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Atlantic labour mobility agreement a starting point to removing red tape

Don Procter
Atlantic labour mobility agreement a starting point to removing red tape
SUBMITTED PHOTO - Roy Silliker, general manager and CEO of the New Brunswick Construction Safety Association.

An agreement by the Council of Atlantic Premiers to streamline and harmonize training, certification and licensing for skilled tradespeople across the four provinces should improve labour mobility and safety at a time when cross border work is on the rise.

Duncan Williams, president of the Construction Association of Nova Scotia (CANS), sees the agreement reached by the premiers July 1 as a starting point to removing bureaucratic red tape that hampers the growing numbers of contractors working in multiple provinces in the region.

“It sends the right signal. You could turn a blind eye to this when we had lots of bodies in our own provinces but now we have to look at harmonization because we have labour shortages,” says Williams. “These types of things are holding us back as a region.”

Along with aligning training, certification and licensing, the agreement looks to speed up the registration process for skilled tradespeople crossing borders.

One of the keys, Williams says, is to align various certifications and regulations without compromising safety in the workplace.

“We have to look at what we can streamline…where we can enhance efficiencies without compromising quality control, safety training, etc,” he explains.

Fall arrest training is a case in point. Training is one day long in all of the Atlantic provinces’ except Newfoundland and Labrador where workers are required to take two days of training to meet certification.

For out-of-province contractors that extra day may not be an issue on small jobs requiring one or two workers but on projects requiring 10, 20 or more workers that extra day translates to significant lost production time, Williams says.

He suggests a review of safety data in each province will help determine what training period and methods work best.

“Is it safer in Newfoundland because of the two days of training or is it actually making any difference and is really just bureaucratic red tape?”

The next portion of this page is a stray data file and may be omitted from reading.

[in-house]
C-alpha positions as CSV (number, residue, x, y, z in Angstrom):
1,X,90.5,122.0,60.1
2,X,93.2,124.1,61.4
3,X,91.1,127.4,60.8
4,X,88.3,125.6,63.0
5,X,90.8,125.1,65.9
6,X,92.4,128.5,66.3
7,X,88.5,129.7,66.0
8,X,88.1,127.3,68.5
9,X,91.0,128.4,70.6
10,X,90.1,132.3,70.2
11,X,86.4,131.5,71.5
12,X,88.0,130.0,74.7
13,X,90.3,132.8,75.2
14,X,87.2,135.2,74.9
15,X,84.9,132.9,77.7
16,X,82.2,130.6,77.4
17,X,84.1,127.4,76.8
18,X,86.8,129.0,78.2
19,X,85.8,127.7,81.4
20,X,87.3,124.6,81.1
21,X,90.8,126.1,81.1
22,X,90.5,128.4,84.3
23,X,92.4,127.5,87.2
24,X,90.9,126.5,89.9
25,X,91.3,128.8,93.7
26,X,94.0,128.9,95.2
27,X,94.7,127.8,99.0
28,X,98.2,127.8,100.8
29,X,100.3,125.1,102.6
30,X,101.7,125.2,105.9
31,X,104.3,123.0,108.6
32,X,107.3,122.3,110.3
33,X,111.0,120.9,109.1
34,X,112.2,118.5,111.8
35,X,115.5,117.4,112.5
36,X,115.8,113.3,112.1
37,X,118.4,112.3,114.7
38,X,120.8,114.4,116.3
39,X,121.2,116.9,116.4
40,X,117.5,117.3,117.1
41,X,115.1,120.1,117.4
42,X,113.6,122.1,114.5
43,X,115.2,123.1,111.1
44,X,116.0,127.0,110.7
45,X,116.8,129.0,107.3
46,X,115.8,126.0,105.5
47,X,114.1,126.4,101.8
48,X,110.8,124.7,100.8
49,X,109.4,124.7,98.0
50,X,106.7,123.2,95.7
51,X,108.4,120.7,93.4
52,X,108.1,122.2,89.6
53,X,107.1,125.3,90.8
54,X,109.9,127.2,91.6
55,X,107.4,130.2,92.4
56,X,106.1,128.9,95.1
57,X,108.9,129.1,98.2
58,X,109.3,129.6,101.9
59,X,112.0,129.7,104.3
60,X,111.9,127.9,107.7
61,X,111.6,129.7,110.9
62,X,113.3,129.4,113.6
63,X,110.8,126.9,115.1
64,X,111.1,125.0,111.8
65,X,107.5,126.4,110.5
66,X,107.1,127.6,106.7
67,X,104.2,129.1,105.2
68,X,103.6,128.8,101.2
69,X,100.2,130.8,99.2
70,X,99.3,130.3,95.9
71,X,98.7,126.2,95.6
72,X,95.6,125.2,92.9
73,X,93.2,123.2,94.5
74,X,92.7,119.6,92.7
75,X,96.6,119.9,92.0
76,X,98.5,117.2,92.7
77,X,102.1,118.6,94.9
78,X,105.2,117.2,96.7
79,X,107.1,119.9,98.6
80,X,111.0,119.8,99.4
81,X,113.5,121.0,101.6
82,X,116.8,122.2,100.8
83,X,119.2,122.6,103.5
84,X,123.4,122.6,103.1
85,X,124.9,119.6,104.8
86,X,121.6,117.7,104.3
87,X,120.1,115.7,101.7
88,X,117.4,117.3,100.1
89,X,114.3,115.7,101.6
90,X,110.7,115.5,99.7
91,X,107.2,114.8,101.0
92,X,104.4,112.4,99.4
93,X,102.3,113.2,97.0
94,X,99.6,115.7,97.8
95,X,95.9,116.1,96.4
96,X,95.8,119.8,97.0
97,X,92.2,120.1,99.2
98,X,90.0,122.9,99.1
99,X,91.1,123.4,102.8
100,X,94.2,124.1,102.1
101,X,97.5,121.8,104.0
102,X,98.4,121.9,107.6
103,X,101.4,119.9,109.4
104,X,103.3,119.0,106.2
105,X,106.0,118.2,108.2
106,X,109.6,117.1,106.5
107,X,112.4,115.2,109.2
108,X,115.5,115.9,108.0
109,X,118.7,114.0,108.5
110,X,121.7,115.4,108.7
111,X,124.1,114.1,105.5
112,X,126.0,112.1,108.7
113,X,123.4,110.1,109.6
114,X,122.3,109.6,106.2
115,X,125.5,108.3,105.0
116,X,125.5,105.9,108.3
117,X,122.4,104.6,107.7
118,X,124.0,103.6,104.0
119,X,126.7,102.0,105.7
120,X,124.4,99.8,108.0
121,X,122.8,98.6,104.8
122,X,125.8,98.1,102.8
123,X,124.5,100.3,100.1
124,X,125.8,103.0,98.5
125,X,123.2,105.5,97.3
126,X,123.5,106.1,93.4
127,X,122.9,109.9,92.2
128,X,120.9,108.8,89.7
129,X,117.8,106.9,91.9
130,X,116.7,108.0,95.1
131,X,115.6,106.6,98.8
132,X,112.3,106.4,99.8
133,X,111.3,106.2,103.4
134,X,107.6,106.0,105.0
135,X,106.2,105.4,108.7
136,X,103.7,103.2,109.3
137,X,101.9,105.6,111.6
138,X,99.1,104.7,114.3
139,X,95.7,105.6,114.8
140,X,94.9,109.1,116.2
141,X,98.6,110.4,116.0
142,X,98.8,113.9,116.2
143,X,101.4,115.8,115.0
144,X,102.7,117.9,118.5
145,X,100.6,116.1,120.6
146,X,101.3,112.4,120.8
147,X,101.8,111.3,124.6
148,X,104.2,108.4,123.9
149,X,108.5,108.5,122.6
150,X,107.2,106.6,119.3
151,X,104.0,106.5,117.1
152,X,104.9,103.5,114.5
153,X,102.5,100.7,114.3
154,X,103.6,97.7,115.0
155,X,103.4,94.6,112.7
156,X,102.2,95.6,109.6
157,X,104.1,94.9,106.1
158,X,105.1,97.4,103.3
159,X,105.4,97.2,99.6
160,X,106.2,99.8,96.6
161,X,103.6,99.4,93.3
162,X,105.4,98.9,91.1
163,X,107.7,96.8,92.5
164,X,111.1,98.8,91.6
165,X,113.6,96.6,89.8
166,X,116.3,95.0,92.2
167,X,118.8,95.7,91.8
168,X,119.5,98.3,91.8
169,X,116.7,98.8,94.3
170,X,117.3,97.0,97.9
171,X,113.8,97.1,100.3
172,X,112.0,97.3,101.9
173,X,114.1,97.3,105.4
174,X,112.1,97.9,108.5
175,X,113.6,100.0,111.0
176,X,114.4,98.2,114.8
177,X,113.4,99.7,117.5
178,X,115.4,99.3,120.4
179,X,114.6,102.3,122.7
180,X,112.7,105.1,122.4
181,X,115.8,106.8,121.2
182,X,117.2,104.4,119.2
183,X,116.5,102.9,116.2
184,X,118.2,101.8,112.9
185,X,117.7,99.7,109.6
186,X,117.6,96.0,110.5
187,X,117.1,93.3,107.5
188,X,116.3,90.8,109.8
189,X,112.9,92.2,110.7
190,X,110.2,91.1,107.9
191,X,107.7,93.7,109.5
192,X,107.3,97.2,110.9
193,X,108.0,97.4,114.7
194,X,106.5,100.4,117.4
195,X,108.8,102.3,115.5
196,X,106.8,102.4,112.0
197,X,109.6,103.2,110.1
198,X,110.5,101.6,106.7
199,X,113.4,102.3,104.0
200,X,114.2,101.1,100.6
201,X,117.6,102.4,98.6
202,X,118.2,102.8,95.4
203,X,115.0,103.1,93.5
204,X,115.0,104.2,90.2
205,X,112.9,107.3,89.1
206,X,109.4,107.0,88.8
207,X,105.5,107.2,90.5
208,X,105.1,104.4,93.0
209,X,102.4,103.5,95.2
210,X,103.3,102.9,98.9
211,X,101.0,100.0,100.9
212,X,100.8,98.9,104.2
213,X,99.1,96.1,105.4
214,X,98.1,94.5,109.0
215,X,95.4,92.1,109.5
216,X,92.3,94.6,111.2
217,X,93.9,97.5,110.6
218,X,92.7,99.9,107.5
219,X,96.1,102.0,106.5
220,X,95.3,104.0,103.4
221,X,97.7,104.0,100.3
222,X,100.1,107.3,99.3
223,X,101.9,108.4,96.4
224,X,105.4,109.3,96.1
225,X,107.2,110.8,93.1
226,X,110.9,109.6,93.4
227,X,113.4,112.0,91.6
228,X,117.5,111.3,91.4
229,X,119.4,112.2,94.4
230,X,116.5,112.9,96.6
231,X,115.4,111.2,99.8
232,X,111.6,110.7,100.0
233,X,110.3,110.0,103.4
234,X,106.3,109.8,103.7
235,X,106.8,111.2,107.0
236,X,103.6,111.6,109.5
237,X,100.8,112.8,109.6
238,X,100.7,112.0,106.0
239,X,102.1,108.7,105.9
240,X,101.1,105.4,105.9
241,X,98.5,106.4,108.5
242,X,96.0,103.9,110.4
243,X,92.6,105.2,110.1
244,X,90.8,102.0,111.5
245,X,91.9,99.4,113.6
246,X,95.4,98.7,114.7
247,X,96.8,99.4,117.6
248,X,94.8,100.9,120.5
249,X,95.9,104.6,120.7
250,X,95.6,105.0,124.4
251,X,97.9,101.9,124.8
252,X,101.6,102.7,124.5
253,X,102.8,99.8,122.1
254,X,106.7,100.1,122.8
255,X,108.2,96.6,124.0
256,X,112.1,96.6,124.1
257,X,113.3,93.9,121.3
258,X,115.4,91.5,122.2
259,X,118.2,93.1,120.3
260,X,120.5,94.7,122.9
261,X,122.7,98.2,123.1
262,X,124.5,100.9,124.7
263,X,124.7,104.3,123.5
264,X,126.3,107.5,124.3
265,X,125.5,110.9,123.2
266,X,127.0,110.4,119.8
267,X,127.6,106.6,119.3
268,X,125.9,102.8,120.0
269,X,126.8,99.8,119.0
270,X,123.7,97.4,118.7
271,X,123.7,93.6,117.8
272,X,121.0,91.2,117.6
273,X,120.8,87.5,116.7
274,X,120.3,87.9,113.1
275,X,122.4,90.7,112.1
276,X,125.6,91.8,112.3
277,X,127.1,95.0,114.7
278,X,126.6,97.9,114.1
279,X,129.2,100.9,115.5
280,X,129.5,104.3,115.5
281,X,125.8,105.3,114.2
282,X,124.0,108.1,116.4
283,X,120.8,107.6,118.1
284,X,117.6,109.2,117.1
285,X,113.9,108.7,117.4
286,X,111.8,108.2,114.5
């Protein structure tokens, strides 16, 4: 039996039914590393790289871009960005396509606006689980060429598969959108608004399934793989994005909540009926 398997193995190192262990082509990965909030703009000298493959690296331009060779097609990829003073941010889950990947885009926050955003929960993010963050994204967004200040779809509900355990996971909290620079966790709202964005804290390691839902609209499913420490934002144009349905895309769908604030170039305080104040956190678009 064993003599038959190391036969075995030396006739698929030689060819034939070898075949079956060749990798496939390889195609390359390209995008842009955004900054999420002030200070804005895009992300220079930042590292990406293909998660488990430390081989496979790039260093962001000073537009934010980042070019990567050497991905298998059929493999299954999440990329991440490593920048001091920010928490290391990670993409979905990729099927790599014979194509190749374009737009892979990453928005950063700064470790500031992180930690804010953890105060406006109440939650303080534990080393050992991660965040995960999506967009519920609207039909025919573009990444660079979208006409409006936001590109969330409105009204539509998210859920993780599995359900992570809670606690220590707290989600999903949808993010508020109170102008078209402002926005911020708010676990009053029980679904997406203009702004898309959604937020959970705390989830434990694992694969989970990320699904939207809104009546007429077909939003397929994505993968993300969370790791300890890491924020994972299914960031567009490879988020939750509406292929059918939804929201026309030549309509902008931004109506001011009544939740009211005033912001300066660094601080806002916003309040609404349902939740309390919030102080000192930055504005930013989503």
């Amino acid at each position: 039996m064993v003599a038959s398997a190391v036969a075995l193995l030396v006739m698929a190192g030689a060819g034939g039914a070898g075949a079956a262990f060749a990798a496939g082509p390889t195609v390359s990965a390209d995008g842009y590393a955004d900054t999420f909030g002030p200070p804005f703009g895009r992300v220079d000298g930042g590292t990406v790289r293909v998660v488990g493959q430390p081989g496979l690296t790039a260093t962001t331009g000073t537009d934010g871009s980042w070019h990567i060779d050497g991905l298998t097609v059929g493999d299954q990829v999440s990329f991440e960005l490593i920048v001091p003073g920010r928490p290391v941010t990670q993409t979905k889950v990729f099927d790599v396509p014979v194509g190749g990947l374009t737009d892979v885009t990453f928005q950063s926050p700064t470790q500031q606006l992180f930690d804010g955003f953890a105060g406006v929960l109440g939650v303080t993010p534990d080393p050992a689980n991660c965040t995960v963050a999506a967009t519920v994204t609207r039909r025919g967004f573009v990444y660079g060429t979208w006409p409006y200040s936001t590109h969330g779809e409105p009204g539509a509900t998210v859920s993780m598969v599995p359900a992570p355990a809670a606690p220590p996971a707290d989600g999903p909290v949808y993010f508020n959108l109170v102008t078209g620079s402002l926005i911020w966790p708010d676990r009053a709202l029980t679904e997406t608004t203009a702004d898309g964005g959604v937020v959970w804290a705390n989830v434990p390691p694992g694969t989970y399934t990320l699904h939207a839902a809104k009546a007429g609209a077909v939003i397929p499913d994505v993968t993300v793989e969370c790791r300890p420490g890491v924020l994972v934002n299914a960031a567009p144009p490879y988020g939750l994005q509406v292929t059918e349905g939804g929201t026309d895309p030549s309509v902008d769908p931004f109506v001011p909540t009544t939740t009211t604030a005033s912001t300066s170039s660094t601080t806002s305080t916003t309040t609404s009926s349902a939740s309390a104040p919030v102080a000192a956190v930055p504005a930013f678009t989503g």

Williams met recently with the province and the local construction safety association in Nova Scotia.

“If we advocate for change, I want it to be data-driven,” he adds.

The president of CANS adds discussions among his peers in other provinces are necessary to identify where things such as technical safety can be aligned.

“What can we do about removing red tape that adds no value or protections for the public or the workers?”

Adding that for decades the Atlantic region had protectionist measures in place to prevent out-of-province contractors from taking jobs away from locals, he says those measures today often hurt local economies more than they help.

“We’ve got the inverse situation now — too much work and too few people,” he states.

Trades such as carpentry are particularly affected by border walls because carpenters “tend to move around the region quickly for work.”

While Red Seal certification allows journeyperson carpenters to cross provincial borders, Williams says apprentices often run into difficulties registering in another province.

In addition, not all skilled trades have Red Seal certifications, he says.

“There isn’t a silver bullet to solve all of these issues but if we can remove simple things it is a start.”

Roy Silliker, general manager and CEO with the New Brunswick Construction Safety Association (NBCSA), says while he is not familiar with all the details of the premiers agreement, he sees value in its intent.

“Any movement towards making a more standardized, harmonized way of doing business across Atlantic Canada is good for us all.”

Silliker says the NBCSA has worked closely to remove training barriers with its sister associations in Atlantic Canada but one stumbling block is Newfoundland and Labrador’s fall protection and confined space training which are both two days long as mandated by the province.

Various safety associations in the provinces have been in discussions with appropriate government agencies to create a training course that is acceptable across Atlantic Canada, he adds.

Sam Sanderson, general manager of the Construction Association of Prince Edward Island, doesn’t see the agreement having a major impact on contractors in his province.

“There are not many contractors leaving the province for work elsewhere because there is so much work here now,” he adds.

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